According to calculations made by Cable.co.uk in July 2020, Syria has the second-cheapest internet services in the world. Only Ukraine has a lower average price for Broadband internet with a cost of $6.41 per month – the average price in Syria is $6.69 per month. Therefore, the lowest price for internet in Syria is $2.13 per month.
The average household income in Syria, expressed in US dollars, has eroded considerably over the past decade. In 2011, the average monthly wage in the country was 20,000 Syrian Pounds, which was the equivalent of $400. By 2019, the monthly salary had doubled to 40,000 Syrian Pounds, but the dollar value of that amount had fallen to $55. So, the poor exchange rate explains why internet services seem so cheap when expressed in US Dollars.
Those Syrians who can’t afford internet service at home or on a mobile device can use free WiFi hotspots in public spaces and privately run hospitality establishments, such as cafés. There are just under 66,000 free WiFi hotspots in Syria. Of those, 6,400 are in the capital Damascus, according to WiFi Maps. This compares to 45,000 free hotspots in Lebanon and 16,000 in Jordan. In addition, WiFi Maps reports that there are currently 381,622 free WiFi hotspots in Iraq.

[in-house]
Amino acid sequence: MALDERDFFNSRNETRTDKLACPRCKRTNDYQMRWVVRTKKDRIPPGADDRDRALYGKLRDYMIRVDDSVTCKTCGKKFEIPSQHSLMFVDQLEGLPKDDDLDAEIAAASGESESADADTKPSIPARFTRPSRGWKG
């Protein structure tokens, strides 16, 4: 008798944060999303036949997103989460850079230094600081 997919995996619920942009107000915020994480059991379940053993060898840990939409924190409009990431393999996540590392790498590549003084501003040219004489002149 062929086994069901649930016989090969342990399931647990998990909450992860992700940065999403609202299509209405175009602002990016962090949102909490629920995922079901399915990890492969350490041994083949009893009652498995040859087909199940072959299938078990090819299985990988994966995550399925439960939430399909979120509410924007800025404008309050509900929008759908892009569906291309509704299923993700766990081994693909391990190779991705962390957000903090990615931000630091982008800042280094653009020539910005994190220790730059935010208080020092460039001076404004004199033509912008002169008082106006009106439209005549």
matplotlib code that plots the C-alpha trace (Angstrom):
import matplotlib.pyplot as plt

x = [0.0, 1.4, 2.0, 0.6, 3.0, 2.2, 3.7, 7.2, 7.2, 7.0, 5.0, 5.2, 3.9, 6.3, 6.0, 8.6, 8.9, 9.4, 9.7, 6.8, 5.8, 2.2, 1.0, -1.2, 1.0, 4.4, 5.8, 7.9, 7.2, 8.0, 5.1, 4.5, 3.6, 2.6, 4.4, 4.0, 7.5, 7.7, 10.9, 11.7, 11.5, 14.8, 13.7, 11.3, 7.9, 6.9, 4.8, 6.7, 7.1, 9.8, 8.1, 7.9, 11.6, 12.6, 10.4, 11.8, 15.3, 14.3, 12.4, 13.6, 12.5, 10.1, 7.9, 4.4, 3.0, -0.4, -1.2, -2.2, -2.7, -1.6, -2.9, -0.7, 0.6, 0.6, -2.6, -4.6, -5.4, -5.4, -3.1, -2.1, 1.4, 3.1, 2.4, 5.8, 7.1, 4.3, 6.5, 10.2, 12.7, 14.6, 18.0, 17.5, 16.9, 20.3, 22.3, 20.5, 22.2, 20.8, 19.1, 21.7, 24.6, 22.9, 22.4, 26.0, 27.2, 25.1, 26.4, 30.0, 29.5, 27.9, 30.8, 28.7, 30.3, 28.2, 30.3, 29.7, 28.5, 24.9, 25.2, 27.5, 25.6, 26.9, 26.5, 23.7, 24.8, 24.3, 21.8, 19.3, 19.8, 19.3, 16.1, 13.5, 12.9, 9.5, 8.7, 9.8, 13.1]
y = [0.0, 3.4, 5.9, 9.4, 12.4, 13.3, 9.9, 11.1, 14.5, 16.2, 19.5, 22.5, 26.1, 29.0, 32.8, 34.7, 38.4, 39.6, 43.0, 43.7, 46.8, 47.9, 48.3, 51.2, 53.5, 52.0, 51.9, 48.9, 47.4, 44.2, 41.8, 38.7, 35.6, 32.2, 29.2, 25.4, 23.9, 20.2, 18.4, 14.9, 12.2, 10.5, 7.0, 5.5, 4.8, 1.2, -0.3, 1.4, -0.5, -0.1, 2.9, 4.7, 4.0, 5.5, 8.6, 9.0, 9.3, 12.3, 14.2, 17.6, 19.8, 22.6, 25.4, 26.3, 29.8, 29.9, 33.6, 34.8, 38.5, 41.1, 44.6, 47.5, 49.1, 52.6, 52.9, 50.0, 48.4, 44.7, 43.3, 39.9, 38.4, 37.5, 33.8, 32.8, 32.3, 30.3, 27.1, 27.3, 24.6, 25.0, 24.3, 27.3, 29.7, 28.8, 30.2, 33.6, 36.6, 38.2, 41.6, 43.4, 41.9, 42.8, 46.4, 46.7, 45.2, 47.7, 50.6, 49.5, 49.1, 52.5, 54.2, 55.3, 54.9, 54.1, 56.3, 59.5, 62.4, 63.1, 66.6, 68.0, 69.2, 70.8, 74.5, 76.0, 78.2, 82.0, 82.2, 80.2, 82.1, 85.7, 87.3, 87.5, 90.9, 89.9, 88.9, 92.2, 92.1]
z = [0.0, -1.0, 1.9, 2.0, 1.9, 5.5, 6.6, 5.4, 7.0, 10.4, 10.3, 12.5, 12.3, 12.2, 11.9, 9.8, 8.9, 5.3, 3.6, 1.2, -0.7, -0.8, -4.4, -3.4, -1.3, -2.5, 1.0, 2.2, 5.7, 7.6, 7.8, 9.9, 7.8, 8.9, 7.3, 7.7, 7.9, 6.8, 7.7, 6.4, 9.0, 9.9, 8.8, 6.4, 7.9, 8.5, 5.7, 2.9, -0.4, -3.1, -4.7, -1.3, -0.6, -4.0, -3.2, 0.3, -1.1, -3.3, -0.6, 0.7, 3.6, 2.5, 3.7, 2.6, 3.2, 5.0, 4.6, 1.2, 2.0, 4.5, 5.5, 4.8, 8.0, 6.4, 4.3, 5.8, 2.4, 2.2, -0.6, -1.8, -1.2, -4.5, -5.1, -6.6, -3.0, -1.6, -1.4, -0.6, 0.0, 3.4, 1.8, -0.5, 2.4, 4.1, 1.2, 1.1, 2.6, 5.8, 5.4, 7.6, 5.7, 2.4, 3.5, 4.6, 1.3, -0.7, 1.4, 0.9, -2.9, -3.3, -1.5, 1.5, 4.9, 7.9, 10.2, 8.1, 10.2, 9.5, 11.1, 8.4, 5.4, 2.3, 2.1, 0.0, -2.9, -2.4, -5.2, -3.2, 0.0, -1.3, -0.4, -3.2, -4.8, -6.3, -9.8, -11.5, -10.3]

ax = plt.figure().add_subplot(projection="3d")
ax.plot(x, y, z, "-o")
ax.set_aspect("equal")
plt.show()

Internet speeds in Syria
The online internet speed testing service, Ookla compiles a tally of the average internet speeds in 180 countries. It produces the Ookla Speedtest Global Index, updated each month, and gives average speeds for fixed-line and mobile internet services in each country.
The fixed-line internet services in Syria put the country in 170th place with an average download speed of 10.28 Mbps. Ookla only includes 139 countries in its mobile speeds survey, and Syria comes 105th in that list, with an average download speed of 22.39 Mbps. Those figures were recorded in July 2021.